If you like Yamaha features, perhaps try a higher grade stereo amp, which will give you the damping factor you need. Also 2300 and 3300 HT units are better, with the 3300 allowing you to hook up auxilary equipment like EQ's. Both units have 'direct' modes, which allow you to take a stereo sound source and bypass all the DIGITAL processing, rendering a purer sound. You also get PHONO inputs on these units, unlike many other mid-priced HT receivers.

    Hope this helps!

    Michael


  6. Steve,

    thanks for your thoughts on rear center channel speakers. I'm currently using only Dolby Pro Logic with my Yamaha 850. Looking to buy the 2300 or 3300 so I'll be either 6.1 or 8.1 (with Yamaha front effects, which I probably won't use.)

    In my last post, I was speaking entirely theoretically, since I've never wired a 5.1 or 6.1 system. I know that the rear channels are 'full' spectrum frequency response, therefore the attempt to match the fronts both in terms of efficiency and timbre are critical. I don't know how much information is contained in DVD's or SACD's in terms of discrete rear channel information, and how much separation is in those recorded channels. I would think that if the information contained in these 3 channels is intended to be localized for the listener in the prime location, that direct-radiating speakers would be best for ALL THREE REAR speakers. If the sounds are intended to be diffuse, then again, bi-polar or some type of diffuse-radiating speakers would be called for in ALL THREE REAR speakers. I cannot imagine (speaking theoretically here again, trying to put myself in the recording engineers shoes) how you could possibly need diffuse sound in the L/R rears, but require localized sound in the center channel, unless the mix was VERY specialized with respect to sound moving from front center to rear center.

    Not trying to 'flame' here, just interested in your thoughts and YOUR EXPERIENCES with sounds from different sources. Q- Is the sound mix drastically different with SACD's than DVD's, such that the purchaser should determine his 'main' listening source and arrance speakers in accordance with this? (i.e. is a principally SACD music setup vastly different from a principally DVD setup)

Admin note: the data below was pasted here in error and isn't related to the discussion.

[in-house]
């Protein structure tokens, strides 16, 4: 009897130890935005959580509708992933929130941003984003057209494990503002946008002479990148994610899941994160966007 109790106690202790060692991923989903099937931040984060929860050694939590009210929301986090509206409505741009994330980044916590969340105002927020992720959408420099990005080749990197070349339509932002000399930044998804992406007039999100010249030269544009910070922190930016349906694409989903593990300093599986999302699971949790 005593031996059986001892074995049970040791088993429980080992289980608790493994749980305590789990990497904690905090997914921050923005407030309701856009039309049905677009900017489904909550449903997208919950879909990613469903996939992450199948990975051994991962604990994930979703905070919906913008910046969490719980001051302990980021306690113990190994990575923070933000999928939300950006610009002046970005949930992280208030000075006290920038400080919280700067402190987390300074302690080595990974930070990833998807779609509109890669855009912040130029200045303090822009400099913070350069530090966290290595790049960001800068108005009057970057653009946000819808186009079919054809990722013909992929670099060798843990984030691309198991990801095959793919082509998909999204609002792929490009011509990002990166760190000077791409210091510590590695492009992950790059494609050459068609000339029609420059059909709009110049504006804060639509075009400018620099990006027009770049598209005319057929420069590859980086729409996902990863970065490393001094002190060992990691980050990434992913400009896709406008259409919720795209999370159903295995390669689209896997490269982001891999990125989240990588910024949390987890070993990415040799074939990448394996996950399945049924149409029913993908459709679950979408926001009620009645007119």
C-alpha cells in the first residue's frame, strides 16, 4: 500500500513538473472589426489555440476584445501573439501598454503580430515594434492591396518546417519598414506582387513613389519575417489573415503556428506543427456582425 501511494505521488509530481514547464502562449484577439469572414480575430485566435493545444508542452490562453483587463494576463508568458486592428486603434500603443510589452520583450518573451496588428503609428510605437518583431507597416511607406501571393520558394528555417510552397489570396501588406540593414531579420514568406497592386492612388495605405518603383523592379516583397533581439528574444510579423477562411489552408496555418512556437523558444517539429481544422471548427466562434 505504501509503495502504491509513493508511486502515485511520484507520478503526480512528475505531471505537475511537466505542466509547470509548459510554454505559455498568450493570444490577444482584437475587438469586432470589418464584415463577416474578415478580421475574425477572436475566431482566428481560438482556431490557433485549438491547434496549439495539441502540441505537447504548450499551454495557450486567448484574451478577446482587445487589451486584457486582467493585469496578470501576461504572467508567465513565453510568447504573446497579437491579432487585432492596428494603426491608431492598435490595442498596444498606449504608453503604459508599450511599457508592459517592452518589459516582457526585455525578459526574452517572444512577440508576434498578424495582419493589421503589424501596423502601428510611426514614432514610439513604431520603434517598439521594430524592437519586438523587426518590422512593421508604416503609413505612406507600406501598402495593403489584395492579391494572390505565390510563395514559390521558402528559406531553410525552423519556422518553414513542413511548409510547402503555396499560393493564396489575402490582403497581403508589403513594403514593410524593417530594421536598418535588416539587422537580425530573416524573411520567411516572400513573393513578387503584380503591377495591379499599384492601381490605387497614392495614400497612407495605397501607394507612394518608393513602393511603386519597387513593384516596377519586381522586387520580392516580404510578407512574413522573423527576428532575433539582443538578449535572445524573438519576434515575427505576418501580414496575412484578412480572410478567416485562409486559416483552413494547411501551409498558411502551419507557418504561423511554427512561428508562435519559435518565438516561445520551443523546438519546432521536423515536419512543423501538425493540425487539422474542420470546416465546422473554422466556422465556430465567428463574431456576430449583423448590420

Thanks for your input


  7. Thanks for a reasonable explanation of bi-wiring.

    If I purchase the specialized cables for lo-freq and hi-freq and wire the things backwards, will I get a frequency response of 100hz-1Khz?

    Are we SURE this isn't snake oil to sell more $$$ cables??


  8. WOW- that ?? generated a load of responses. I can't believe that a company like Klipsch would engineer such a 'benefit' and then not explain better how to use and the audible benefits. Their 'tapered array' in the RC-7's is a magnificent concept and well explained, but I still don't get the bi-wiring concept. Unless the runs from amp to speaker are extraordinarliy long, I can't see how bi-wiring would have much advantage over using a high-quality wire like Monster Cable.

    I will contact Klipsch directly (I live in Indianapolis and know Steve and Paul Klipsch personally) and see if they can route me to an engineer who can help us.

    Michael


  9. try projectorpeople.com, they have most brands and good discount pricing.

    Myself, i went with a Canon 7105 obtained at a local photo store. It's XGA quality and works great with my computer for client presentations (I'm a photographer), but it has plugs for everything S-vid and component video for your HT setup. It's only drawback is 800 lumens, but it's only $3600 for awesome detial! I use it in a light controlled room on a 100" diag. screen and it's fantastic!


  10. Thanks Russ,

    This article would lead one to believe that the benefits of bi-wiring are negligible, as I suspected. Apparently, you must use different wire types, each optimized for a particular driver within the cabinet. The article points out that this configuration can cause problems as well.

    Think I'll just stick to normal wiring.

    Michael


  11. I'm an ex sound-engineer, so I understand all the technical stuff about bi- and tri-amping speakers systems for concert sound for better efficiency, driver protection, less distortion.

    I cannot understant Klipsch's concept of 'bi-wiring'! Two sets of leads coming from the same amplifier posts to speaker posts wired in parallel should have no effect but to double the amount of copper used to pass the signal. I have not found an answer in product literature of this site.

    Can someone explain how this works to me?

    BTW, the RC7 'tapered array' is one of the best ideas I have heard in years. It avoids the timing difference between two similar drivers in the critical vocal range if the listener is off-axis of the speaker. (common in home theatre installations- there is commonly only one 'sweet spot')

    Michael


  12. Some acoustical treatment might help you avoid listening fatigue. Even with upholstered furniture and carpeting, your cabinets are dangerously close to major reflective surfaces, ruining any possible sound stage you are trying to create. You might try some sound absorbing foam or tapestry wrapped over building ductwork insulation (hard yellow stuff 3/4 thick) placed on the sloped ceilings above the mains and toward the listening position.